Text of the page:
Yet, it is Arthur’s responsibilities that make him a truly fascinating character. Having the blood of both Atlantis and the Surface, he must act as the great mediator as Atlantis’ could very easily overpower the human world. He must also accept the fact that, because he comes from two disparate cultures, he doesn’t entirely belong to either and will always be an outsider to both. So Aquaman, while not the most powerful hero of the DC universe, is still a very compelling character whose new story is worth diving into.


Miles Morales: Spider-Man

With great power comes great responsibility as we take a look at Spider-Man, but not the version of this hero you may know best. In an alternate universe separate from the main heroes, a new Spider-Man is born on the day the old one dies. Teenager Miles Morales’ uncle is a professional thief who steals a genetically altered spider, similar to the one that gave Peter Parker his abilities. When Miles visits his uncle he is accidentally bitten giving him the powers of Spider-Man along with the additional abilities of camouflage and a venom blast. When Miles witnesses the murder of Peter Parker by the Green Goblin, he is too scared to help. Disgusted by his own cowardice, Miles makes a vow that parallels Parker’s, to help anyone he can, whenever he can. With the help of Peter’s family and friends, he begins to live up to the Spider-Man mantle.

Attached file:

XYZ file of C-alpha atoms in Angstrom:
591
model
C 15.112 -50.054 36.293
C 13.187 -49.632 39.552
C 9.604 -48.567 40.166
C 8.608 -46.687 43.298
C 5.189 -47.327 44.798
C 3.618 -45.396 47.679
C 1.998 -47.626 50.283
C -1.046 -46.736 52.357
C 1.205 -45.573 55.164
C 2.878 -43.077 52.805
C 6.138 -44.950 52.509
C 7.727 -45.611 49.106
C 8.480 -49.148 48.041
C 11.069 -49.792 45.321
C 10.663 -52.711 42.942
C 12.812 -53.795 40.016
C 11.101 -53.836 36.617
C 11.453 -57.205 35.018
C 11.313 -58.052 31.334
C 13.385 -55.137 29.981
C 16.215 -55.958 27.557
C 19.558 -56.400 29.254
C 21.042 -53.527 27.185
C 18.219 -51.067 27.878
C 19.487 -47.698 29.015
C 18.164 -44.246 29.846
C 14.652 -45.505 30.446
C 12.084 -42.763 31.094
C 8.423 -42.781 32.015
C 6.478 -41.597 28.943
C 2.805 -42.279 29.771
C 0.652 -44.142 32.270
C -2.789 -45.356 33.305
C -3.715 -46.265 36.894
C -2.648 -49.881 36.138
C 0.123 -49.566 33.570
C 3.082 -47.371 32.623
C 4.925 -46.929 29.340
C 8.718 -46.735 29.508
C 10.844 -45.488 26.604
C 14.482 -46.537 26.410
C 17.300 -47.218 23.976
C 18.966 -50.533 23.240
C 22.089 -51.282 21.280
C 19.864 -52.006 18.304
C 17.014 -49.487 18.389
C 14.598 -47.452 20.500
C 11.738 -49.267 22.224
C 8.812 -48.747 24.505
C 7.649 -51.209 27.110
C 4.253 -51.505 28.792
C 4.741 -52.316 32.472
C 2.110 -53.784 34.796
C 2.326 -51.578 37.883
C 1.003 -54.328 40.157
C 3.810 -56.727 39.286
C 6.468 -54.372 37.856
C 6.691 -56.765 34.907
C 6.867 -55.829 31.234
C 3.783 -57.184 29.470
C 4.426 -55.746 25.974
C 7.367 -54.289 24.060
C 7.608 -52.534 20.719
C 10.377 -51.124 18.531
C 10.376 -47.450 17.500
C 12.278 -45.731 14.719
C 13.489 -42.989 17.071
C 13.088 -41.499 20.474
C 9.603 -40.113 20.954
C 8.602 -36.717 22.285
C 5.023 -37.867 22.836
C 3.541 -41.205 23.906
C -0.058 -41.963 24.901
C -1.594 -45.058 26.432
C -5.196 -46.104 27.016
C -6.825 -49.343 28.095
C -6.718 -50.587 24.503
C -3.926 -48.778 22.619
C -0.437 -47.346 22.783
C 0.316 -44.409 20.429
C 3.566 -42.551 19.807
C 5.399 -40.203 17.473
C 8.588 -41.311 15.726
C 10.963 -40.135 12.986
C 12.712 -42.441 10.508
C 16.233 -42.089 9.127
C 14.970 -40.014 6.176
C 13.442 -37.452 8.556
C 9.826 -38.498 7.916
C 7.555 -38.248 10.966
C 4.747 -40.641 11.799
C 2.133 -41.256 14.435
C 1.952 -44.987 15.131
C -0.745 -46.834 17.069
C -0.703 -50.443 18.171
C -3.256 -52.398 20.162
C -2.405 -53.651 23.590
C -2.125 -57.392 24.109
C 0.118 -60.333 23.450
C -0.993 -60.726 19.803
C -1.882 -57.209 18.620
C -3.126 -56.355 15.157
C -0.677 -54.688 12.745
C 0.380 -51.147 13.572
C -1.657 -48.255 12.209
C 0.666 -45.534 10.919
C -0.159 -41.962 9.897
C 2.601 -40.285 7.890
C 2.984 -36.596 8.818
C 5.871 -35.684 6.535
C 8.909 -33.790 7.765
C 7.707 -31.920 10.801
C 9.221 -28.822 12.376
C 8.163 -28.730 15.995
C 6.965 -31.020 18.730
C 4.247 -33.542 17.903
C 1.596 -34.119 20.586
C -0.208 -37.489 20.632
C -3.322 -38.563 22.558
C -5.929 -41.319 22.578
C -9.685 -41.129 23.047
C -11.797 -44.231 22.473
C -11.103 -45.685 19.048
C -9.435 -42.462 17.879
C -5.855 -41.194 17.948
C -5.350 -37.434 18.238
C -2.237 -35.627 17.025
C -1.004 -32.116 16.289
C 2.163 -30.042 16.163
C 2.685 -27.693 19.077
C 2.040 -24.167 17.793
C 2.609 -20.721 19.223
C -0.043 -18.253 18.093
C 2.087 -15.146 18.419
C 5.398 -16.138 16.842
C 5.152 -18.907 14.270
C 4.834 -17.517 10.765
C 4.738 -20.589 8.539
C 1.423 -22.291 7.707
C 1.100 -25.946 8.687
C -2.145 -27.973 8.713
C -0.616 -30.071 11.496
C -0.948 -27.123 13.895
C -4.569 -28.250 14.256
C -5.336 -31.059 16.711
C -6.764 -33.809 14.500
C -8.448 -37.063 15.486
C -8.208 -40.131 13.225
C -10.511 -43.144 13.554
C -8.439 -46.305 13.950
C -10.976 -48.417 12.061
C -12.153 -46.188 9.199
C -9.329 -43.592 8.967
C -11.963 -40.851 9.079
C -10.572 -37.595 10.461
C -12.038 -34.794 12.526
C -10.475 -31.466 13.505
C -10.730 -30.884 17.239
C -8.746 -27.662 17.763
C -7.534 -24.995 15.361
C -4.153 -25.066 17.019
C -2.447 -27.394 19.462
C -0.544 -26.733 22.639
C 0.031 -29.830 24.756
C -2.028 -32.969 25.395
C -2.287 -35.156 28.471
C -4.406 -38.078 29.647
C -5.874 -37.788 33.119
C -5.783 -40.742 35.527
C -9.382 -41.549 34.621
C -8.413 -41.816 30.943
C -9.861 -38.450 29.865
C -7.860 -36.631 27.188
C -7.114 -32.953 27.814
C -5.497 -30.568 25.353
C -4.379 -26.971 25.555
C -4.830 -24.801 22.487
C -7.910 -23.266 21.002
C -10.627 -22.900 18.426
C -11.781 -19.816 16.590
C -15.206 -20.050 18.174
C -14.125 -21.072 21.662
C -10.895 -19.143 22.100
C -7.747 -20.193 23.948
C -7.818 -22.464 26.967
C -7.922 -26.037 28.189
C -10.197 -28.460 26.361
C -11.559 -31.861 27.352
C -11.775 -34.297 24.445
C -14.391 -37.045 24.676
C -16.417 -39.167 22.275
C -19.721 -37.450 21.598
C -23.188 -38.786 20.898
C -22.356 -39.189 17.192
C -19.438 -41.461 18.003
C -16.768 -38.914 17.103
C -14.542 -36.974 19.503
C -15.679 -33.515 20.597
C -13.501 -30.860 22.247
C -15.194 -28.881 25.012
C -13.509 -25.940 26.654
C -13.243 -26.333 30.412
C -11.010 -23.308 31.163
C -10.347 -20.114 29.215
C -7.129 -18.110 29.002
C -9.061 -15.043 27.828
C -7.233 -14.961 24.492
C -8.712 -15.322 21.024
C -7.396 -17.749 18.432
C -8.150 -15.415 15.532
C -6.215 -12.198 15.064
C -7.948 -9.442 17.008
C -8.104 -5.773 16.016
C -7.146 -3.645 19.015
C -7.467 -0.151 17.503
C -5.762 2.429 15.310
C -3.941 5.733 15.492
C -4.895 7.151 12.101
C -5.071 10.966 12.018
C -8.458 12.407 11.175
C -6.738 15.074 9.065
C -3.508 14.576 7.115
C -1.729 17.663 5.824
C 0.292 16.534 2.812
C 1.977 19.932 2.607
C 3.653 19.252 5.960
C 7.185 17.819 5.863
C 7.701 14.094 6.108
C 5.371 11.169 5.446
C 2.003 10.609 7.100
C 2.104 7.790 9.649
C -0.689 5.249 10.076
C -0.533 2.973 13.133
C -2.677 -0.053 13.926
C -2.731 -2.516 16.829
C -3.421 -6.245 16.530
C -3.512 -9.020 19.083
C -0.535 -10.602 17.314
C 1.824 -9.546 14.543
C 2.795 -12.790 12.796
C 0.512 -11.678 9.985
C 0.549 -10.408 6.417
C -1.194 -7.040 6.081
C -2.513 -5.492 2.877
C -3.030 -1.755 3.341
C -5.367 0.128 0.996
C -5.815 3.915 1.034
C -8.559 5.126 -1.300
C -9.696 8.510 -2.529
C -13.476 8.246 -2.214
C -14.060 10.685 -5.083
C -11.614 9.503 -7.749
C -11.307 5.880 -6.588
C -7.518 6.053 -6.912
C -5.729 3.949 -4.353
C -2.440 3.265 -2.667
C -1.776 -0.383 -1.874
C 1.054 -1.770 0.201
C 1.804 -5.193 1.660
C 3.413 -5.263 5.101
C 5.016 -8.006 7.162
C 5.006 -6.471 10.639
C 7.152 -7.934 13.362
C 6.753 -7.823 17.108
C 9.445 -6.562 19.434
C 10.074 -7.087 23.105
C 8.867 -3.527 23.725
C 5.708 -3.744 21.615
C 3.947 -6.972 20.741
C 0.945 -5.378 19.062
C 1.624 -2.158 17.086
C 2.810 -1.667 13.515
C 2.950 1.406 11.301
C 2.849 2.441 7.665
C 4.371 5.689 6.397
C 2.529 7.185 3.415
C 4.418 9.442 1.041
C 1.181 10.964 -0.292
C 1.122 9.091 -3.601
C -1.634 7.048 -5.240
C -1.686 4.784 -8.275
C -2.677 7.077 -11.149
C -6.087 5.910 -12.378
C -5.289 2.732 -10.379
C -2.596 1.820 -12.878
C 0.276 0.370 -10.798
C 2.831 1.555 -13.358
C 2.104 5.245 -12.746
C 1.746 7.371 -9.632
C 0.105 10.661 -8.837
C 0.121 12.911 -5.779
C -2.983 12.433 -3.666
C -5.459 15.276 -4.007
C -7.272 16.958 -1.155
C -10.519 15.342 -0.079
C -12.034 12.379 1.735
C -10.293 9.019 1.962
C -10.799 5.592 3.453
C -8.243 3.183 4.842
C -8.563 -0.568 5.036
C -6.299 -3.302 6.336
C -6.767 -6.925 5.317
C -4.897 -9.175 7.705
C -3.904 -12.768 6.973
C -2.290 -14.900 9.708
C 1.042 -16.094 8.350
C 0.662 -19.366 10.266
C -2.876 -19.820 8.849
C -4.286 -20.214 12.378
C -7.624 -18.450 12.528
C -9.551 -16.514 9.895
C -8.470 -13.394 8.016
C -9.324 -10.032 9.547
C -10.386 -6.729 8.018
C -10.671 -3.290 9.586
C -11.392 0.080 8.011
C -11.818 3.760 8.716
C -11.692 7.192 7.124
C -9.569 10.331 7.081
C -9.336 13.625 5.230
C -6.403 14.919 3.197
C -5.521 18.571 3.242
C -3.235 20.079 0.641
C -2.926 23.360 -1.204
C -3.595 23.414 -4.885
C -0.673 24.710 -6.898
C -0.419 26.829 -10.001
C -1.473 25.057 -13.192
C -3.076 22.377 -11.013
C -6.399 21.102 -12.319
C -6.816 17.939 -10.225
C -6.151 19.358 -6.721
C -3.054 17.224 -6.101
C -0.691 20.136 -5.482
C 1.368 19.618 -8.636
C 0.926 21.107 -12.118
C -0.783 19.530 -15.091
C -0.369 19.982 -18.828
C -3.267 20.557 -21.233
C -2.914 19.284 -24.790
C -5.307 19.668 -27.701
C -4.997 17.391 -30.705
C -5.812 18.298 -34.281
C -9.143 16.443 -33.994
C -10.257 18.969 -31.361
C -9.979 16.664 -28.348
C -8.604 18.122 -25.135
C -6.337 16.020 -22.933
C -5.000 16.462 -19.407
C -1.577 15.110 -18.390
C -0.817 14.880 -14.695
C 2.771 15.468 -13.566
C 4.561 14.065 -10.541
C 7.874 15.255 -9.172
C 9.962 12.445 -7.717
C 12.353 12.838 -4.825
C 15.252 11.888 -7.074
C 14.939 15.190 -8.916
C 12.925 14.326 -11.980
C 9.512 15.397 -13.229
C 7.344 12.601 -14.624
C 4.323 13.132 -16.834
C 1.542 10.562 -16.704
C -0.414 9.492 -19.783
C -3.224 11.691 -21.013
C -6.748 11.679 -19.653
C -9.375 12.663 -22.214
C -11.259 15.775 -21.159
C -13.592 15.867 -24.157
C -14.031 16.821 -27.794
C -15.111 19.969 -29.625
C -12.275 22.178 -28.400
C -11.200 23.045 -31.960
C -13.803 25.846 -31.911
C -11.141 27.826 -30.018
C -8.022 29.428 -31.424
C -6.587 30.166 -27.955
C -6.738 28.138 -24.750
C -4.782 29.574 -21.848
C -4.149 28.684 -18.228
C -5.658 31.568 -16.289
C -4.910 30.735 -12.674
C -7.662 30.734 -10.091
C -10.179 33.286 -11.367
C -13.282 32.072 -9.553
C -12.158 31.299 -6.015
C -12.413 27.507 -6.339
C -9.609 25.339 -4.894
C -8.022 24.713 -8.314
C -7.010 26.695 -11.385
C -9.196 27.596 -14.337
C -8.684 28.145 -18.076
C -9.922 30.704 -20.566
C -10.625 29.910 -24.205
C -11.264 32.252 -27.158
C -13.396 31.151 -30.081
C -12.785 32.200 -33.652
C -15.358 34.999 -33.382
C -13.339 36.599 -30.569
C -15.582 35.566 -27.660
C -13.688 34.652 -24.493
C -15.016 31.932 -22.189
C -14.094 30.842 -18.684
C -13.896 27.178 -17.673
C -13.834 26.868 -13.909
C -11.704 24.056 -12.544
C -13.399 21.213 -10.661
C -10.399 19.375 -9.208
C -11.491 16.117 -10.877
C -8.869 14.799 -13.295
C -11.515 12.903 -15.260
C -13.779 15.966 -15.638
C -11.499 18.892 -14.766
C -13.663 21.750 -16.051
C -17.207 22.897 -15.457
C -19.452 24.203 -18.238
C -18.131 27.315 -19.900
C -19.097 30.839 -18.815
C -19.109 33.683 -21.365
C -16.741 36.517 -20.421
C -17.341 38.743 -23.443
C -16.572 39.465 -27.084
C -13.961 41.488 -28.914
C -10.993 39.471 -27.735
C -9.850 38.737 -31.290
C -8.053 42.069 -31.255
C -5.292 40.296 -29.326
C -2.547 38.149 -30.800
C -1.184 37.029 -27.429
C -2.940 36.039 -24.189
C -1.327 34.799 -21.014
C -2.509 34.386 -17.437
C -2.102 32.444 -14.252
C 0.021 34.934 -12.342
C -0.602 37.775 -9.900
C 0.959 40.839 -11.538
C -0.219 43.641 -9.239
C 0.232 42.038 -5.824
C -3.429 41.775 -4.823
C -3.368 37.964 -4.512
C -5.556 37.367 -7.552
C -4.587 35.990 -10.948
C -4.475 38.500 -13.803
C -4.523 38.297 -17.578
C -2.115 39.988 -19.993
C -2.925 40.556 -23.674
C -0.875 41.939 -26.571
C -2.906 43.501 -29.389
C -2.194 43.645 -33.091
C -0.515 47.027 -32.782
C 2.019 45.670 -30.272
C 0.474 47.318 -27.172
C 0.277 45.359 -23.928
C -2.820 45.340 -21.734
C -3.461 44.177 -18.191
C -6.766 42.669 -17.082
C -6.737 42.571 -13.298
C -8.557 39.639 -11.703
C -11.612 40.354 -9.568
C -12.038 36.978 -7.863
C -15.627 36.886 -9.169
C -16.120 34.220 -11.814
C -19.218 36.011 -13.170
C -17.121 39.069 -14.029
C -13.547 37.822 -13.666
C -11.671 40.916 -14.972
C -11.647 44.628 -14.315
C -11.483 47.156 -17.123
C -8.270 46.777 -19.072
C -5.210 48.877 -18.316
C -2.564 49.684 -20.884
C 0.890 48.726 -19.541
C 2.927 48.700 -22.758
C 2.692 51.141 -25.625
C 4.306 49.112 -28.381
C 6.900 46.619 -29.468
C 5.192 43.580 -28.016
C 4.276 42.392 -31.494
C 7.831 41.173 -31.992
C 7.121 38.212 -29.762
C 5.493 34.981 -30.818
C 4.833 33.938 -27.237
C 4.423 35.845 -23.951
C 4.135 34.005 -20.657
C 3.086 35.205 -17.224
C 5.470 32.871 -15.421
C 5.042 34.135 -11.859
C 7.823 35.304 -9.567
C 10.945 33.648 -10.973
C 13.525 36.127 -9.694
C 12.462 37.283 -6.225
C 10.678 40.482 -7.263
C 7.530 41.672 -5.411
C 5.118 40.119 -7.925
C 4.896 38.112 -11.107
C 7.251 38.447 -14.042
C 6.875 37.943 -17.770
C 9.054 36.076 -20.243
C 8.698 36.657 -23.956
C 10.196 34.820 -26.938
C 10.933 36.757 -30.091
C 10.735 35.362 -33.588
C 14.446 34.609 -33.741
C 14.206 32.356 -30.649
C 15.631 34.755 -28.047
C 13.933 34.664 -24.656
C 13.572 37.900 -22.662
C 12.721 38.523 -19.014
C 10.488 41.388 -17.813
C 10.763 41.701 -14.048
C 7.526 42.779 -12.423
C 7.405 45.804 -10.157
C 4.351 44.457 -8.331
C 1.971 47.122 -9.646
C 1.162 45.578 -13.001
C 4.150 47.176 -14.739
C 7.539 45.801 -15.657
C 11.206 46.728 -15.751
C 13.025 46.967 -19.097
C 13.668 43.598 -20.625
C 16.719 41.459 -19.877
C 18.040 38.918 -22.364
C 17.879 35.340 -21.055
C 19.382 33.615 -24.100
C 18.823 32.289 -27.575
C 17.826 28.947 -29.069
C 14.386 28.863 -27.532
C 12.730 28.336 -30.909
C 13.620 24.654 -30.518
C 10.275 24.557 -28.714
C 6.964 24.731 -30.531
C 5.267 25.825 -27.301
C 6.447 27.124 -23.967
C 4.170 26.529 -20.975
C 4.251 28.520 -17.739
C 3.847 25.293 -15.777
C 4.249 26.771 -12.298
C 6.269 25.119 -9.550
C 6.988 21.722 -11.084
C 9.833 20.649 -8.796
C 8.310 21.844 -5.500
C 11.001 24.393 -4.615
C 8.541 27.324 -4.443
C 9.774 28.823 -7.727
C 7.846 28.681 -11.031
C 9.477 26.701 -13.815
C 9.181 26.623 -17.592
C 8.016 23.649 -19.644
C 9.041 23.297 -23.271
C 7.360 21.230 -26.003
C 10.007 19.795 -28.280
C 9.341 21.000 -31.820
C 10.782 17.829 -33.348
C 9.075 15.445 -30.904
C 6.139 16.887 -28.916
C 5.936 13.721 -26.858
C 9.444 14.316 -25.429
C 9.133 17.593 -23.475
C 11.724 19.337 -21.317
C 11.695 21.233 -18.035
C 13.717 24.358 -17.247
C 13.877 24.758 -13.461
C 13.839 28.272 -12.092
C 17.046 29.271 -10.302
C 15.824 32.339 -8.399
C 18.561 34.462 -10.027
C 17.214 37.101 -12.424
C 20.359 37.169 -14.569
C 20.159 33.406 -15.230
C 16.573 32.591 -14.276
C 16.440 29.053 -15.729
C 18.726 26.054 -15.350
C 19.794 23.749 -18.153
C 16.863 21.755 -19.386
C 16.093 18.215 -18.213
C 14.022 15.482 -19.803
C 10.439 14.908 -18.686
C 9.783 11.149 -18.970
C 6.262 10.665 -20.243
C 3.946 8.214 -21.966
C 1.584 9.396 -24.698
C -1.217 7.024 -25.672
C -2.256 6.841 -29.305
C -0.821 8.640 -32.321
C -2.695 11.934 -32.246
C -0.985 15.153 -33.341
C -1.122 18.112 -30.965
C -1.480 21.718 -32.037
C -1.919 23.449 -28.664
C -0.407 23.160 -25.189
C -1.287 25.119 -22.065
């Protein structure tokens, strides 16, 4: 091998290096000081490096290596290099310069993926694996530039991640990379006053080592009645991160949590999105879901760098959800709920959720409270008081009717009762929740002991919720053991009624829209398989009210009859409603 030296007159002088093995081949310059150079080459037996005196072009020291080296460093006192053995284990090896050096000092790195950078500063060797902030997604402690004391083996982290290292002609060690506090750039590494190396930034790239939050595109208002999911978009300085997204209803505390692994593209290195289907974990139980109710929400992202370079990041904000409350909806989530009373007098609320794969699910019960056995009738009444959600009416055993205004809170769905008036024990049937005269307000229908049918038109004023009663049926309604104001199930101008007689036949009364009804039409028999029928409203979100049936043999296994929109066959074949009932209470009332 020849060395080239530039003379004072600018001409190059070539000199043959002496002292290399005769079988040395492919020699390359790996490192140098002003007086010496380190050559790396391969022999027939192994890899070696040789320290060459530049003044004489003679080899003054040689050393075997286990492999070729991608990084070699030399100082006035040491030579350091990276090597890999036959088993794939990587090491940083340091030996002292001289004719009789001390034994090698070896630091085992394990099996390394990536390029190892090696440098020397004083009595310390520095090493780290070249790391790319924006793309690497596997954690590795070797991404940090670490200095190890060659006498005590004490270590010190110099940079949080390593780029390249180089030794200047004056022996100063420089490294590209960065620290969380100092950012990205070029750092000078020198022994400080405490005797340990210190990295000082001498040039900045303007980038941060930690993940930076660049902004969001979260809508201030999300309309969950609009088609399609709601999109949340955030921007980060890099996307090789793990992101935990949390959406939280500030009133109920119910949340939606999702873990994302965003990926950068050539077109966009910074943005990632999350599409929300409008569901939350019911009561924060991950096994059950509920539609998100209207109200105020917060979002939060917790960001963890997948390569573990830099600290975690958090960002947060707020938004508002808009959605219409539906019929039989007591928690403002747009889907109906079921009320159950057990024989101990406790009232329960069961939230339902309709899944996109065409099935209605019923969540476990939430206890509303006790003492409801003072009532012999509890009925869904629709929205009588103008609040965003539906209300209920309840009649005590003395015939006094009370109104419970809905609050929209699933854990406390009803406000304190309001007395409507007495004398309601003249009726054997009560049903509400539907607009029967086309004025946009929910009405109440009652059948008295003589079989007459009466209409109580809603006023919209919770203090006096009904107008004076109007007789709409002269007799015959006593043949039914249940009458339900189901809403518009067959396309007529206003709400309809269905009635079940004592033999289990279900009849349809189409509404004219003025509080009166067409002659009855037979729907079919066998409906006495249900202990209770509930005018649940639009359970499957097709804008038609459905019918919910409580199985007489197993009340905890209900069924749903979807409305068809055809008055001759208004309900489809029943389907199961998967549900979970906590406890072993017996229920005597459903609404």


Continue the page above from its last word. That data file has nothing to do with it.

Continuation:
Miles is a character that was met with controversy not only because he was seen as an unwelcome replacement for a character with a loyal fan-base, but also due to his bi-racial descent. Many fans began calling the African American – Hispanic character’s introduction “affirmative action” for comics and while others simply didn’t want a new Spider-Man. However as his series progressed, people began to appreciate his dynamic story and character. Miles’ race actually plays very little into his stories and is rarely mentioned, always taking a backseat to his character development. No matter his race, this Spider-man is a hero who reminds us to never let anything, from skin color to self-doubt, stand in the way of greatness.


Agent Venom